So how do things add up? Is there a clear favorite between the Canon M50 Mark II and the Nikon Z6 II? Which camera is better? A synthesis of the relative strong points of each of the models is listed below.

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Advantages of the Canon EOS M50 Mark II:

  • More flexible LCD: Has a swivel screen for odd-angle shots in portrait or landscape orientation.
  • More selfie-friendly: Has an articulated screen that can be turned to be front-facing.
  • More compact: Is smaller (116x88mm vs 134x101mm) and thus needs less room in the bag.
  • Less heavy: Is lighter (by 318g or 45 percent) and hence easier to carry around.
  • Easier fill-in: Is equipped with a small onboard flash to brighten deep shadow areas.
  • More affordable: Was introduced into a lower priced category (70 percent cheaper at launch).

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Reasons to prefer the Nikon Z6 II:

  • Better image quality: Features bigger pixels on a larger sensor for higher quality imaging.
  • Richer colors: The pixel size advantage translates into images with better, more accurate colors.
  • More dynamic range: Larger pixels capture a wider spectrum of light and dark details.
  • Better low-light sensitivity: Larger pixels means good image quality even under poor lighting.
  • Better video: Provides higher movie framerates (4K/60p versus 4K/24p).
  • Better sound control: Has a headphone port that enables audio monitoring while recording.
  • More detailed viewfinder: Has higher resolution electronic viewfinder (3690k vs 2360k dots).
  • Easier setting verification: Features a control panel on top to check shooting parameters.
  • Larger screen: Has a bigger rear LCD (3.2" vs 3.0") for image review and settings control.
  • More detailed LCD: Has a higher resolution rear screen (2100k vs 1040k dots).
  • Faster shutter: Has higher mechanical shutter speed (1/8000s vs 1/4000s) to freeze action.
  • Faster burst: Shoots at higher frequency (14 vs 10 flaps/sec) to capture the decisive moment.
  • Longer lasting: Gets more shots (410 versus 305) out of a single battery charge.
  • Easier travel charging: Can be conveniently charged via its USB port.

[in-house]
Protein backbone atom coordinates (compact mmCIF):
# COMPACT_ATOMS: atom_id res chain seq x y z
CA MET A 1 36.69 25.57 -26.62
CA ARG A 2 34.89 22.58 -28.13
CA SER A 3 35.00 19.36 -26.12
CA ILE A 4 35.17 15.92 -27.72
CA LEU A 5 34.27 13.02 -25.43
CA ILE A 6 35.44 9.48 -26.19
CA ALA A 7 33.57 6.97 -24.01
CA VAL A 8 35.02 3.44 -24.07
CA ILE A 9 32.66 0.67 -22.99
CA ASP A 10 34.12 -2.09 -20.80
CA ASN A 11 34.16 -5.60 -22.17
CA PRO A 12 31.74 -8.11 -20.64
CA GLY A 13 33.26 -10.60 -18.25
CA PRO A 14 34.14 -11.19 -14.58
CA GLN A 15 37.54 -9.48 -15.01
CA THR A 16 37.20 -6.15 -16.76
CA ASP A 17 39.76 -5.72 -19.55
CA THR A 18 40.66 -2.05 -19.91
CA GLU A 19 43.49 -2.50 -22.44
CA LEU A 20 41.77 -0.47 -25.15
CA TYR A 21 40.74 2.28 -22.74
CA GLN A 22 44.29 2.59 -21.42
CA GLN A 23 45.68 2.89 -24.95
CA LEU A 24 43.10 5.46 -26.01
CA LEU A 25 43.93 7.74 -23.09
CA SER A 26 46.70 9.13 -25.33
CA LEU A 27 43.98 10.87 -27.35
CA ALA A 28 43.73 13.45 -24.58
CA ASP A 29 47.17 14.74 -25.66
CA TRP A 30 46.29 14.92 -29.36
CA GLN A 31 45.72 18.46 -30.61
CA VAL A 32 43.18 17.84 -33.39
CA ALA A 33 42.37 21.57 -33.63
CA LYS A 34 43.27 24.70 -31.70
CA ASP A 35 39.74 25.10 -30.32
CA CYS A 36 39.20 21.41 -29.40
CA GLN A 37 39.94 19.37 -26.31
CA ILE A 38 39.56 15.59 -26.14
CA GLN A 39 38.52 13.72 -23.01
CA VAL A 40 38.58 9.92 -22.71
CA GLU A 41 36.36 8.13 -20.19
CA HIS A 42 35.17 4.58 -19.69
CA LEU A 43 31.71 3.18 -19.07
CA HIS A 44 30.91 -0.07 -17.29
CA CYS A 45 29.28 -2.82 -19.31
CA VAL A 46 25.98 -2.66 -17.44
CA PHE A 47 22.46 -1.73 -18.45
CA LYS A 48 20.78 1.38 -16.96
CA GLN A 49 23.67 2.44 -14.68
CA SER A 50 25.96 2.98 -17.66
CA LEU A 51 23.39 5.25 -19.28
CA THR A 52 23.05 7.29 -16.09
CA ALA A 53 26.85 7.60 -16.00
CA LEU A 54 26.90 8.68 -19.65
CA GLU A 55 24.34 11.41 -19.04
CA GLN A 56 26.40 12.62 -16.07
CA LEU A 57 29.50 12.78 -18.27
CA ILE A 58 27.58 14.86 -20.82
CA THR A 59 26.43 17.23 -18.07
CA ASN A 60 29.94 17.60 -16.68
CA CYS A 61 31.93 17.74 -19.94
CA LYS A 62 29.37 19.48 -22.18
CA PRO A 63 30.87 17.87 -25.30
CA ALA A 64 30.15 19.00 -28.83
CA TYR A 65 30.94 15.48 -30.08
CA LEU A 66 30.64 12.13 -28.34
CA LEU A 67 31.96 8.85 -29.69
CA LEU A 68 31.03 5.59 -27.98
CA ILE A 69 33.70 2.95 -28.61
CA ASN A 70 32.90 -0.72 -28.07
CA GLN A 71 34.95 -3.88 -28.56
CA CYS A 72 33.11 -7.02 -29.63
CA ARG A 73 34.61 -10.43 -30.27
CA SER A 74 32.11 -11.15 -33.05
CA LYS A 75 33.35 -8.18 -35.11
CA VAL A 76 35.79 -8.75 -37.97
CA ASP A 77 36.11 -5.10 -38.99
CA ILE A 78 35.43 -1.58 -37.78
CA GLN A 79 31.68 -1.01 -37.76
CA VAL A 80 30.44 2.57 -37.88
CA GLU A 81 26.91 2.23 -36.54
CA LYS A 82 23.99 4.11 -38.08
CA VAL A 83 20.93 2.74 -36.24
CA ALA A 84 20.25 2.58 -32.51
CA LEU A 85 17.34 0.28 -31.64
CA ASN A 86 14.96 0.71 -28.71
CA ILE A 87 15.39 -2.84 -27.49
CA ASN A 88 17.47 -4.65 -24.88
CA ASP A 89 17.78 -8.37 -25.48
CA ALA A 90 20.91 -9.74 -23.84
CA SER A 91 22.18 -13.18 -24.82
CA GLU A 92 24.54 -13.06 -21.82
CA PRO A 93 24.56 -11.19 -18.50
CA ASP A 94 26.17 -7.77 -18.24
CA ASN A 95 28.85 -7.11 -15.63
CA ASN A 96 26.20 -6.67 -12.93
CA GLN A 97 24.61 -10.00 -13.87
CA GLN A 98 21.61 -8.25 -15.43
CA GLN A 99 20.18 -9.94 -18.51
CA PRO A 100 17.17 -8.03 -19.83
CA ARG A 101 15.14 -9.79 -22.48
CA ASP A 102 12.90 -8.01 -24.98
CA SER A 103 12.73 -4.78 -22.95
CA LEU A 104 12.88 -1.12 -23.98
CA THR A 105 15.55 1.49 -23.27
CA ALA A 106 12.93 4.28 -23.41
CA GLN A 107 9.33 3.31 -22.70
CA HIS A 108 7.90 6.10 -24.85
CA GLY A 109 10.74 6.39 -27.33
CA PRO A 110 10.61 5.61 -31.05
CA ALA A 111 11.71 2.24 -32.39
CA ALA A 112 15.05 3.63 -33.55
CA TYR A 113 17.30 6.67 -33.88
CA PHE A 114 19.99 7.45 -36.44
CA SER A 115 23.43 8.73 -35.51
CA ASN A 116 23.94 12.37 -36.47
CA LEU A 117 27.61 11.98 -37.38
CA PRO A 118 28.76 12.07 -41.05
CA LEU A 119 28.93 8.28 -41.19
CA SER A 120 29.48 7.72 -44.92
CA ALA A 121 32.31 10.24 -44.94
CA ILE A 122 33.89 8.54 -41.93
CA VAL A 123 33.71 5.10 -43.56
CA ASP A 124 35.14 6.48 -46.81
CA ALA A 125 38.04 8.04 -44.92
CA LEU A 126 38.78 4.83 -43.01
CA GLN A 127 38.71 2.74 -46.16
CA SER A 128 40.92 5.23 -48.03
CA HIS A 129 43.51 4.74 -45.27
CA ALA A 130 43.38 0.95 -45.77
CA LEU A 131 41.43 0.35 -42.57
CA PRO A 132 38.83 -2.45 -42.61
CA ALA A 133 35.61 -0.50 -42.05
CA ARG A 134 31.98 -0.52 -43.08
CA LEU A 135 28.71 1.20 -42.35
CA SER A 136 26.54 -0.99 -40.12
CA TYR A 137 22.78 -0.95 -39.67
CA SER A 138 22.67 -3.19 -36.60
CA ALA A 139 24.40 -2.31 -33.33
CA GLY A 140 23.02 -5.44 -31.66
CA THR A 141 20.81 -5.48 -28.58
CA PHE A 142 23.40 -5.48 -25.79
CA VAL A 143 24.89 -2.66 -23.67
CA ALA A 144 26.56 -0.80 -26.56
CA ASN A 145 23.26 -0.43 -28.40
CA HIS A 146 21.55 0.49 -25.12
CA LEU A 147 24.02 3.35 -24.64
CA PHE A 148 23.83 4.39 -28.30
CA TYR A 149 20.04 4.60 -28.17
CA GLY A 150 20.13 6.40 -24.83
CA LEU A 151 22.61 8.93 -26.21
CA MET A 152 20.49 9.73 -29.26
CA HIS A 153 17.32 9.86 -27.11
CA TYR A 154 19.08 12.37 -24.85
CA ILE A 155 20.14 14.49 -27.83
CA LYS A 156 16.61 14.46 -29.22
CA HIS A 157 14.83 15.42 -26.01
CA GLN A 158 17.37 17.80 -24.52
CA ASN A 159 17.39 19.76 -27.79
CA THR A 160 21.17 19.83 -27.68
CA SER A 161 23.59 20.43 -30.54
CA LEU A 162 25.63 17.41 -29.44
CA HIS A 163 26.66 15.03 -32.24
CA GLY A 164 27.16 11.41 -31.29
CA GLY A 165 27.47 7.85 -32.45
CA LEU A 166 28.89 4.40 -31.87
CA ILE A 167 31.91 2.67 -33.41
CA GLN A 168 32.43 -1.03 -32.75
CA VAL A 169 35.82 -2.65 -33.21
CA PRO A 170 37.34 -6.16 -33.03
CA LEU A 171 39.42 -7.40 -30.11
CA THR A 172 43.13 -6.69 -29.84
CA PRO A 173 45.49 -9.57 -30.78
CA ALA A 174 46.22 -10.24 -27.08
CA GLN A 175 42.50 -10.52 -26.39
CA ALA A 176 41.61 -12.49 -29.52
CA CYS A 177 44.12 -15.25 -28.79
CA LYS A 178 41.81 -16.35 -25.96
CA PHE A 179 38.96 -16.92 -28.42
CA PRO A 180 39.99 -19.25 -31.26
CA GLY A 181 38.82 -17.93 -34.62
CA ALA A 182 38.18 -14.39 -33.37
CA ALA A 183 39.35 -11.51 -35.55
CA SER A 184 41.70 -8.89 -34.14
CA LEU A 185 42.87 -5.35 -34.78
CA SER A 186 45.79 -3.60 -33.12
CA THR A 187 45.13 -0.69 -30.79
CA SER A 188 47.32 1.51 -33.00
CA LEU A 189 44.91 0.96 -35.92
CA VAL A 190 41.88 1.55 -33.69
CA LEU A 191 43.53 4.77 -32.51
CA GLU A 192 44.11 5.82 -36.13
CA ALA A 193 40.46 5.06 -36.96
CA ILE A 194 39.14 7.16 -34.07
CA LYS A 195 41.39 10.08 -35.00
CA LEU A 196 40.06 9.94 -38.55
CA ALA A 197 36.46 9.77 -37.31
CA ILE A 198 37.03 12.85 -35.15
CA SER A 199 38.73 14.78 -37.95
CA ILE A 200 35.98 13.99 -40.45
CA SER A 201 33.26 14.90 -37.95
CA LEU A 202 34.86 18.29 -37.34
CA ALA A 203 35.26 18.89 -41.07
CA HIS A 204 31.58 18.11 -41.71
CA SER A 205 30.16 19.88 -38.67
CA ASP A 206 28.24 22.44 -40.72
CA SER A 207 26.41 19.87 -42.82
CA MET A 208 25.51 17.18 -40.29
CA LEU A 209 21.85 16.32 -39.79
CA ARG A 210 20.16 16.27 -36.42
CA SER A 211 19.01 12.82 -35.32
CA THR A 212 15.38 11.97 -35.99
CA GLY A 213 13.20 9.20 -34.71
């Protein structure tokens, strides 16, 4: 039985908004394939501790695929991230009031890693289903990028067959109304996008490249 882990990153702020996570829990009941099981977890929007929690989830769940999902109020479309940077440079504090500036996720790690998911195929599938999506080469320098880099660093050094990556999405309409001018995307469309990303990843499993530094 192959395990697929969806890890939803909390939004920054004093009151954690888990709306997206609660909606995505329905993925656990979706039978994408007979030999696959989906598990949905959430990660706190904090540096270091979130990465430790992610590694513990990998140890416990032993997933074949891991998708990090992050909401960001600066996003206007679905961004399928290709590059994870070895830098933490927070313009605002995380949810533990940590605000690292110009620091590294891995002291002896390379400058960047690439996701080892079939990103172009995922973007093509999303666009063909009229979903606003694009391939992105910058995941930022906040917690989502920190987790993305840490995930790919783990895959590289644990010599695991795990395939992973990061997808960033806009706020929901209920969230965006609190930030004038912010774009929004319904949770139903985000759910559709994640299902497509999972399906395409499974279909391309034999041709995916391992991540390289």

• Better sealing: Is splash and dust sealed for shooting in inclement weather conditions.
  • Sharper images: Has stabilization technology built-in to reduce the impact of hand-shake.
  • Faster data transfer: Supports a more advanced USB protocol (3.2 vs 2.0).
  • Greater peace of mind: Features a second card slot as a backup in case of memory card failure.
  • Faster buffer clearing: Supports a more advanced SD data transfer standard (UHS-II vs UHS-I).

If the count of relative strengths (bullet points above) is taken as a measure, the Z6 II is the clear winner of the contest (19 : 6 points). However, the relative importance of the various individual camera aspects will vary according to personal preferences and needs, so that you might like to apply corresponding weights to the particular features before making a decision on a new camera. A professional wildlife photographer will view the differences between cameras in a way that diverges from the perspective of a family photog, and a person interested in architecture has distinct needs from a sports shooter. Hence, the decision which camera is best and worth buying is often a very personal one.

M50 Mark II 06:19 Z6 II

How about other alternatives? Do the specifications of the Canon M50 Mark II and the Nikon Z6 II place the cameras among the top in their class? Find out in the latest Best Mirrorless Interchangeable Lens Camera listing whether the two cameras rank among the cream of the crop.

In any case, while the comparison of technical specifications can provide a useful overview of the capabilities of different cameras, it says little about, for example, the shooting experience and imaging performance of the M50 Mark II and the Z6 II in practical situations. User reviews, such as those found at amazon, can sometimes inform about these issues, but such feedback is often incomplete, inconsistent, and biased.

Expert reviews

This is where reviews by experts come in. The following table reports the overall ratings of the cameras as published by some of the major camera review sites (amateurphotographer [AP], cameralabs [CL], dpreview [DPR], ephotozine [EPZ], photographyblog [PB]). As can be seen, the professional reviewers agree in many cases on the quality of different cameras, but sometimes their assessments diverge, reinforcing the earlier point that a camera decision is often a very personal choice.

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Expert Camera Reviews
     Camera 
 Model 
 AP 
 score 
 CL 
 score 
 DPR 
 score 
 EPZ 
 score 
 PB 
 score 
Camera
Launch
Launch
Price (USD)
Street
Price
1.
 
Canon M50 Mark II4/5....4.5/53.5/5 Oct 2020 599 i
2.
 
Nikon Z6 II4.5/5..89/1004.5/54.5/5 Oct 2020 1,999 i
3.
 
Canon M200..+79/1004/54/5 Sep 2019 549 i
4.